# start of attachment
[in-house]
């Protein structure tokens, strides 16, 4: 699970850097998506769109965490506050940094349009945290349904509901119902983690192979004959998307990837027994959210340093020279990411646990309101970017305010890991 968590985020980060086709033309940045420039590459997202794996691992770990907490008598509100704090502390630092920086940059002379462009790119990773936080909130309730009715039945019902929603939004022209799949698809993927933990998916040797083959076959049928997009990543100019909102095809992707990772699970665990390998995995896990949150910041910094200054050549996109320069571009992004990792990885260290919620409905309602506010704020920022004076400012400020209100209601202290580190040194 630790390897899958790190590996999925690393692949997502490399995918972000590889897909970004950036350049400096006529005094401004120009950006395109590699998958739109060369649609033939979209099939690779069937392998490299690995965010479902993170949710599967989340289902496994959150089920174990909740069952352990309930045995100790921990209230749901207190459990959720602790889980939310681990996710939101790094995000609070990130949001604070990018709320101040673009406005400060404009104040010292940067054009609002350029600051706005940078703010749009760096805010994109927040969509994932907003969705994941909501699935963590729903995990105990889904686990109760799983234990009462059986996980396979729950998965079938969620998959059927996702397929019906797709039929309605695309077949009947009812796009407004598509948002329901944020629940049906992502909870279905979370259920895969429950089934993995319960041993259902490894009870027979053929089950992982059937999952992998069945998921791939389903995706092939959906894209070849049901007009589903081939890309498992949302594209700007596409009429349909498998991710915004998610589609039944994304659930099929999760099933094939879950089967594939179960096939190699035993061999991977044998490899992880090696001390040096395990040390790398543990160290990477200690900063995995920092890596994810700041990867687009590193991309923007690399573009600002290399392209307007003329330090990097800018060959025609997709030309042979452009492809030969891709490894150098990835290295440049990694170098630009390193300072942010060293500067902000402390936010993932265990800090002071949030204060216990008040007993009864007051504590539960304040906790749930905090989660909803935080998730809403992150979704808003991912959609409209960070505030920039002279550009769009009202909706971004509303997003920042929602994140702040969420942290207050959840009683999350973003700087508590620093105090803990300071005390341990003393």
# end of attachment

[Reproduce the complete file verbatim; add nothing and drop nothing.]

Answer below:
[in-house]
């Protein structure tokens, strides 16, 4: 699970850097998506769109965490506050940094349009945290349904509901119902983690192979004959998307990837027994959210340093020279990411646990309101970017305010890991 968590985020980060086709033309940045420039590459997202794996691992770990907490008598509100704090502390630092920086940059002379462009790119990773936080909130309730009715039945019902929603939004022209799949698809993927933990998916040797083959076959049928997009990543100019909102095809992707990772699970665990390998995995896990949150910041910094200054050549996109320069571009992004990792990885260290919620409905309602506010704020920022004076400012400020209100209601202290580190040194 630790390897899958790190590996999925690393692949997502490399995918972000590889897909970004950036350049400096006529005094401004120009950006395109590699998958739109060369649609033939979209099939690779069937392998490299690995965010479902993170949710599967989340289902496994959150089920174990909740069952352990309930045995100790921990209230749901207190459990959720602790889980939310681990996710939101790094995000609070990130949001604070990018709320101040673009406005400060404009104040010292940067054009609002350029600051706005940078703010749009760096805010994109927040969509994932907003969705994941909501699935963590729903995990105990889904686990109760799983234990009462059986996980396979729950998965079938969620998959059927996702397929019906797709039929309605695309077949009947009812796009407004598509948002329901944020629940049906992502909870279905979370259920895969429950089934993995319960041993259902490894009870027979053929089950992982059937999952992998069945998921791939389903995706092939959906894209070849049901007009589903081939890309498992949302594209700007596409009429349909498998991710915004998610589609039944994304659930099929999760099933094939879950089967594939179960096939190699035993061999991977044998490899992880090696001390040096395990040390790398543990160290990477200690900063995995920092890596994810700041990867687009590193991309923007690399573009600002290399392209307007003329330090990097800018060959025609997709030309042979452009492809030969891709490894150098990835290295440049990694170098630009390193300072942010060293500067902000402390936010993932265990800090002071949030204060216990008040007993009864007051504590539960304040906790749930905090989660909803935080998730809403992150979704808003991912959609409209960070505030920039002279550009769009009202909706971004509303997003920042929602994140702040969420942290207050959840009683999350973003700087508590620093105090803990300071005390341990003393």